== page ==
European Goldfinch, Putter, Stieglitz, Pintassilgo, Jilguero Europeo
The Goldfinch or European Goldfinch (Carduelis carduelis) is a small passerine bird in the finch family.
It breeds across Europe, North Africa, and western and central Asia, in open, partially wooded lowlands. It is resident in the milder west of its range, but migrates from colder regions. It will also make local movements, even in the west, to escape bad weather. It has been introduced to many areas of the world.
The average Goldfinch is 12-13 cm long with a wingspan of 21-25 cm and a weight of 14 to 19 grams. The sexes are broadly similar, with a red face, black and white head, warm brown upperparts, white underparts with buff flanks and breast patches, and black and yellow wings. On closer inspection male Goldfinches can often be distinguished by a larger, darker red mask that extends just behind the eye. In females, the red face does not reach the eye. The ivory-coloured bill is long and pointed, and the tail is forked. Goldfinches in breeding condition have a white bill, with a greyish or blackish mark at the tip for the rest of the year. Juveniles have a plain head and a greyer back but are unmistakable due to the yellow wing stripe. Birds in central Asia (caniceps group) have a plain grey head behind the red face, lacking the black and white head pattern of European and western Asian birds.
The species is divided into two major groups, each comprising several races. The two groups intergrade at their boundary, so the caniceps group is not recognised as a distinct species despite its readily distinguishable plumage.
Feeding on thistles – note thistledown in billThe food is small seeds such as thistles (the Latin name is from carduus, thistle) and teasels, but insects are also taken when feeding young. It also regularly visits bird feeders in winter. They nest in the outer twigs of tall leafy trees, or even in bamboo, laying four to six eggs which hatch in 11-14 days.
In the winter they group together to form flocks of up to about 40 birds, occasionally more.
The song is a pleasant silvery twittering. The call is a melodic tickeLIT, and the song is a pleasant tinkling medley of trills and twitters, but always including the trisyllabic call phrase or a teLLIT-teLLIT-teLLIT.
In earlier times, the Goldfinch was kept as a cagebird for its song. Escapes from captivity and deliberate releases have colonised southeastern Australia and New Zealand.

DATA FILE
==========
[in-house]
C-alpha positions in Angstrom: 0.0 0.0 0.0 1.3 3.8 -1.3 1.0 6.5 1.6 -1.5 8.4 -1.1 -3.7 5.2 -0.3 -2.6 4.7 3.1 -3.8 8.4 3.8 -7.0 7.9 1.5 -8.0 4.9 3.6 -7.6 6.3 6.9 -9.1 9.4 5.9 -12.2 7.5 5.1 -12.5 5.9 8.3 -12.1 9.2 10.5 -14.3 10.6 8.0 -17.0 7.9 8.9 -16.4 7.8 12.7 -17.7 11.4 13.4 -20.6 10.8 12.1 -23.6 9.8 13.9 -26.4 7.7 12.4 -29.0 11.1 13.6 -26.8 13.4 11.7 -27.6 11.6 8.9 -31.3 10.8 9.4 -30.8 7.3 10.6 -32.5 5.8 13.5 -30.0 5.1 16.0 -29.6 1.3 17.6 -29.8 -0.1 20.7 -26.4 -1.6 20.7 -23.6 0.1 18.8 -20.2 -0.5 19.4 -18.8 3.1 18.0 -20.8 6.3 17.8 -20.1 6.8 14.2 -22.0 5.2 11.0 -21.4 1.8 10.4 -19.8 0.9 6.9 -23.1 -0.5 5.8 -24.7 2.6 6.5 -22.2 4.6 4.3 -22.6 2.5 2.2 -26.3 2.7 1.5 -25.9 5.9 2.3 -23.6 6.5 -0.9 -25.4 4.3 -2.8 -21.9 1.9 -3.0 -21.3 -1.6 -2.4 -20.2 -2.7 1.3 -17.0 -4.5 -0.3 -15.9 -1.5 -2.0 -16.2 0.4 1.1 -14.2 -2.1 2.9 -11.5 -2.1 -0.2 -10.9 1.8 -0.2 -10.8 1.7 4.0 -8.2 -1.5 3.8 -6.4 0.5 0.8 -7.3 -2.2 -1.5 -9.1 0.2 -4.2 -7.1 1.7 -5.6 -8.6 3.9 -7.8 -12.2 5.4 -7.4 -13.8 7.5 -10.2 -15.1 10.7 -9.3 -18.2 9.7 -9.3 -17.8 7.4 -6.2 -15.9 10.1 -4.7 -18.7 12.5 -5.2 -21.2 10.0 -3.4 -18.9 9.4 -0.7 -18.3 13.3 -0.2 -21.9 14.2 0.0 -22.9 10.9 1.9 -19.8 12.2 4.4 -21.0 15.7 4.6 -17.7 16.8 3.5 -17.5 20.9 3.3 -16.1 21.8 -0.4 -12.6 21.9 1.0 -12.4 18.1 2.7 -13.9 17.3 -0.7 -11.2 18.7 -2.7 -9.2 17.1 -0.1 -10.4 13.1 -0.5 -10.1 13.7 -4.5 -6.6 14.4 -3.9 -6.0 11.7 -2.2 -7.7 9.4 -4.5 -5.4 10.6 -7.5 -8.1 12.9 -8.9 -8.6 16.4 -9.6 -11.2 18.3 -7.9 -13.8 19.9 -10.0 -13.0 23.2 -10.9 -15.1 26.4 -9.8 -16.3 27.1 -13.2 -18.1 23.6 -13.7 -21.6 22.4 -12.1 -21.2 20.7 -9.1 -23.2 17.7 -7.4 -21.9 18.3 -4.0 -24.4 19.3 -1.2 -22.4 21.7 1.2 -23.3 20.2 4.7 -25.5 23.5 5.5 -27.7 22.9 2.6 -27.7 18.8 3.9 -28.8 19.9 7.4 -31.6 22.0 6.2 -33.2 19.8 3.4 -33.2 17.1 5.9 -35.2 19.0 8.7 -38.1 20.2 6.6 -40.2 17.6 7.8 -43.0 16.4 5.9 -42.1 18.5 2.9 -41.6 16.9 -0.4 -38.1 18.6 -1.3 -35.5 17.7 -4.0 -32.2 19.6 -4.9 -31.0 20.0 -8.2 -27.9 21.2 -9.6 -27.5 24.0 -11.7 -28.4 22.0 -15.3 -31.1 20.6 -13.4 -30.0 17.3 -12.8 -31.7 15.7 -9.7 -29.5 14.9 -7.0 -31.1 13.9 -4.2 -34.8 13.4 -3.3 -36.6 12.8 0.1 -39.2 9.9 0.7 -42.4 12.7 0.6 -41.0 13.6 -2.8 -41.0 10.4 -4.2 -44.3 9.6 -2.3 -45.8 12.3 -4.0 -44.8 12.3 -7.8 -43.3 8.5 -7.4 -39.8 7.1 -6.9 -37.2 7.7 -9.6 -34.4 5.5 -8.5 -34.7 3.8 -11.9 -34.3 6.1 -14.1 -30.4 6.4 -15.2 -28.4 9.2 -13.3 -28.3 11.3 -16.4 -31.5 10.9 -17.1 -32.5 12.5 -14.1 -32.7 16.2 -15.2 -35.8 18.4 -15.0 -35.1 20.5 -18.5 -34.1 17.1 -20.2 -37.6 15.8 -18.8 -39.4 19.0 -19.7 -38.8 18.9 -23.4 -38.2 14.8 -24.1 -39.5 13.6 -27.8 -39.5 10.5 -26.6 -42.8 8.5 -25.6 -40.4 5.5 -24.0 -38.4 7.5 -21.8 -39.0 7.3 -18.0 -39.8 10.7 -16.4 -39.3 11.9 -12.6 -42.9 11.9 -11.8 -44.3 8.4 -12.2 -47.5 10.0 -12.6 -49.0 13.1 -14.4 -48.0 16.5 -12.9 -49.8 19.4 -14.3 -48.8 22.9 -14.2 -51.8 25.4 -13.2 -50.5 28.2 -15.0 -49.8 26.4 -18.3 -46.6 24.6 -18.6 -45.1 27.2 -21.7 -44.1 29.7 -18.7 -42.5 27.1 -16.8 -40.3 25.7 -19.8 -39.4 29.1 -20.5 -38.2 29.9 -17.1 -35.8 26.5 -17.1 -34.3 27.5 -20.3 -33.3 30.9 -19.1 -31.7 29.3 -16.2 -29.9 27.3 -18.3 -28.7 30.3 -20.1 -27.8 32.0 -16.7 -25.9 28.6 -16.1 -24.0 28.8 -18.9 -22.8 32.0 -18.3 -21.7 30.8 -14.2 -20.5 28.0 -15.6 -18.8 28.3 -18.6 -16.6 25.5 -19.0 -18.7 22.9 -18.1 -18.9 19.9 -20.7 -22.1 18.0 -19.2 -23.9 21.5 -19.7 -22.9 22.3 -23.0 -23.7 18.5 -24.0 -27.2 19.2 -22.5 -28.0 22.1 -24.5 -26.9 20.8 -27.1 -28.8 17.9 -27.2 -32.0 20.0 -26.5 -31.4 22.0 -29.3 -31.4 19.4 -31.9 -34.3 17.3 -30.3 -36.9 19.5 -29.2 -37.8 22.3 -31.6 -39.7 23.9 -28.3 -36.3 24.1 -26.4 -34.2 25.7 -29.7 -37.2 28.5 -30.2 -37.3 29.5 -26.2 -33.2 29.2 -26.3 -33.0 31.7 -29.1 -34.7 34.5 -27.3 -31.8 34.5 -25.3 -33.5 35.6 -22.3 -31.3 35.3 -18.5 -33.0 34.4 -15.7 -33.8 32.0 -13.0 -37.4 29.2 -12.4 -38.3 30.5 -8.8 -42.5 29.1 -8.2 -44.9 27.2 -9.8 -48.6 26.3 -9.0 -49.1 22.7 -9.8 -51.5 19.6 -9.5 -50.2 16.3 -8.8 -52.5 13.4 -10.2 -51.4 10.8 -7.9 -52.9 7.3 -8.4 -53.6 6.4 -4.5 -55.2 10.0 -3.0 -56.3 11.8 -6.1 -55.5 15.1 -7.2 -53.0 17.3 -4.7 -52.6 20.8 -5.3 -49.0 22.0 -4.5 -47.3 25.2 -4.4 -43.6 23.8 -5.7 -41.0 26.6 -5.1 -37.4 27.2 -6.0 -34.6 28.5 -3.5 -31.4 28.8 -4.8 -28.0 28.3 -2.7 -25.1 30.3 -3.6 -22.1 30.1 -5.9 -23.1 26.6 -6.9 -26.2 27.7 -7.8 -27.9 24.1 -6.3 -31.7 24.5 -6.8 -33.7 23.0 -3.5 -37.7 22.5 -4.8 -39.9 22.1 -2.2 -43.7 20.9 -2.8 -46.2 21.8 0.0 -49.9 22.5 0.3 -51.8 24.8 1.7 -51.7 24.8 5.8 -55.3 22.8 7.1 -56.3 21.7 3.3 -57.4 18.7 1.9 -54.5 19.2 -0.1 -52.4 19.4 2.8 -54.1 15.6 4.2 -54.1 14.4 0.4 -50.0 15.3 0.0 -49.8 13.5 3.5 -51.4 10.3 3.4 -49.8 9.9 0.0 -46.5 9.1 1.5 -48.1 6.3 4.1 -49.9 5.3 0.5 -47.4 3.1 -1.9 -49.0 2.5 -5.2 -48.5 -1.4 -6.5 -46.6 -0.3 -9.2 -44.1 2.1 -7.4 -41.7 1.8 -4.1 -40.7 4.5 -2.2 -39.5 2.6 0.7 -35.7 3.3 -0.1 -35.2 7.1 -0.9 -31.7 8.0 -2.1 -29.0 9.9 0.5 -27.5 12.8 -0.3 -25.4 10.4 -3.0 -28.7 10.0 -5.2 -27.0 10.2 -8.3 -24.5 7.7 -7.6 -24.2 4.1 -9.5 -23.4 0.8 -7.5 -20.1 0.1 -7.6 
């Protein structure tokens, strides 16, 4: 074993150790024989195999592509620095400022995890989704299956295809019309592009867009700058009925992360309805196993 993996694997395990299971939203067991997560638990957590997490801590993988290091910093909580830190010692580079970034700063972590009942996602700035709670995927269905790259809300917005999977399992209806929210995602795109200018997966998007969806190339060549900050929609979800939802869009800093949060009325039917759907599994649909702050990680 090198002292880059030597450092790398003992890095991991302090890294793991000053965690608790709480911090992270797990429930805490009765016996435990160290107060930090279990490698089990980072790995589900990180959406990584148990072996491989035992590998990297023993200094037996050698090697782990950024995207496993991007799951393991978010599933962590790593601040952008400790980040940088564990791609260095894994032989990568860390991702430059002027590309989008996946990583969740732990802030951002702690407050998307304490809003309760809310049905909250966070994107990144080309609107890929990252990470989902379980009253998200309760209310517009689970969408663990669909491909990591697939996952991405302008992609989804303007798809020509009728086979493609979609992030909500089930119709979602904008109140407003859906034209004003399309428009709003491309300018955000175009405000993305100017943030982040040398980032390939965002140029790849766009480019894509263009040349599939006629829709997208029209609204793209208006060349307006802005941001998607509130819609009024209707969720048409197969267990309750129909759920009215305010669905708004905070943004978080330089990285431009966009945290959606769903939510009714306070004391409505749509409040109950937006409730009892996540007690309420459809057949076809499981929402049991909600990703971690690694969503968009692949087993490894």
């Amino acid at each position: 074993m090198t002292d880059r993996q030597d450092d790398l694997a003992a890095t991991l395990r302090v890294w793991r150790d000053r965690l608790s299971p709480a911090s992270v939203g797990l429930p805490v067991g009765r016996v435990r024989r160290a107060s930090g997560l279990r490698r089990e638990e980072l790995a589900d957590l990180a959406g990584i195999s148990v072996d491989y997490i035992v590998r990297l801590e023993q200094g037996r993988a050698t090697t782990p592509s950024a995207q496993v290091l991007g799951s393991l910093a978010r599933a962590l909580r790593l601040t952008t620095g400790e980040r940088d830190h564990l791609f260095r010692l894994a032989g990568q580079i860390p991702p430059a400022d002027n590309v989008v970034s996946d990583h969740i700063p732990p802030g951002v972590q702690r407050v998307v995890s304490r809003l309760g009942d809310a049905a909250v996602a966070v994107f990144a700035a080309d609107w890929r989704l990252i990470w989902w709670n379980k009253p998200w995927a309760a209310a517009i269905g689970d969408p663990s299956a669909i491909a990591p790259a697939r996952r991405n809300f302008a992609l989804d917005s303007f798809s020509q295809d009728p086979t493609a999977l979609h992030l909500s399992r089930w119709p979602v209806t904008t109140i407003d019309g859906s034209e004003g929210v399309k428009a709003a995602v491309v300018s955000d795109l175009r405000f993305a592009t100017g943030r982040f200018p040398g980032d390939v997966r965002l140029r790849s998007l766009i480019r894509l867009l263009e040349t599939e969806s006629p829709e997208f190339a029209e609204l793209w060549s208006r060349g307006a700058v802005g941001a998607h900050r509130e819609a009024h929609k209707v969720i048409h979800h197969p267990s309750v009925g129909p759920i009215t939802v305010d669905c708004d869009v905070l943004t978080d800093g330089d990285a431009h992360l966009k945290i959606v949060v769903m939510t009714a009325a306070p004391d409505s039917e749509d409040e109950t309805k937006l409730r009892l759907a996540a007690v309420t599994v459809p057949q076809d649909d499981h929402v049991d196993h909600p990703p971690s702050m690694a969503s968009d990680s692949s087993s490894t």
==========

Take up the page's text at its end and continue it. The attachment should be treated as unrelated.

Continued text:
On a birdfeederGoldfinches are attracted to back gardens in Europe and North America by birdfeeders containing niger (commercially described as nyjer) seed. This seed of an annual from South Asia is small, and high in oils. Special polycarbonate feeders with small oval slits at which the Goldfinches feed are sometimes used.
Breton: Ar pabor, Kanaber, Kanaper, Pabor
Catalan: Cadernera, Pinsà mec
Catalan (Balears): Cadernera
Valencian: Pinsà mec
Czech: Stehlík obecný
Welsh: Eurbinc, Gwas y Seibi, Jac nico, Jack Nico, Nico, Nicol, Peneuryn, Pobliw, Teiliwr Llundain, Telor Llundain
Danish: Stillids, Stillits
German: Distelfink, Grauköpfiger Distelfink, Stieglitz
English: Brittish Goldfinch, Eastern Goldfinch, Eurasian Goldfinch, European Goldfinch, Goldfinch, Gray-crowned Goldfinch, Grey-crowned Goldfinch
Spanish: Cardelino, Jilguero, Jilguero Europeo, Verderón
Spanish (Argentine): Cardelino, Jilguero europeo
Spanish (Uruguay): Cardelino
Basque: Cadernera, Karnaba
French: Chardonneret, Chardonneret élégant
Irish: Gealún fothanán, Glasair choille, Lasair Choille, Lasair coille
Gaelic: Deargan Fraoich, Lasair Choille
Galician: Cadernera, Xílgaro
Manx: Kiark my Leydee, Lossey ny Keylley
Hungarian: Tengelic, Tengelice
Italian: Cardellino, Cardellino eurasiatico, Cardellino europeo, Montà
Japanese: goshikihiwa, Goshiki-hiwa
Latin: Carduelis carduelis, Carduelis carduelis carduelis
Portuguese: Pintassilgo, pintassilgo-europeu
Portuguese (Brazil): Pintassilgo-europeu
Sardinian: Alaldoro, Cadrallìa, Cardulina, Gardanera, Gardeglia, Malasinnora, Manigalinu, Zingrulina
Scots: Lasair choille
Albanian: Gardalina, Gardalinë
Travel Birdwatching Holiday Alentejo, Vacation Portugal for birders to see birds on your trip.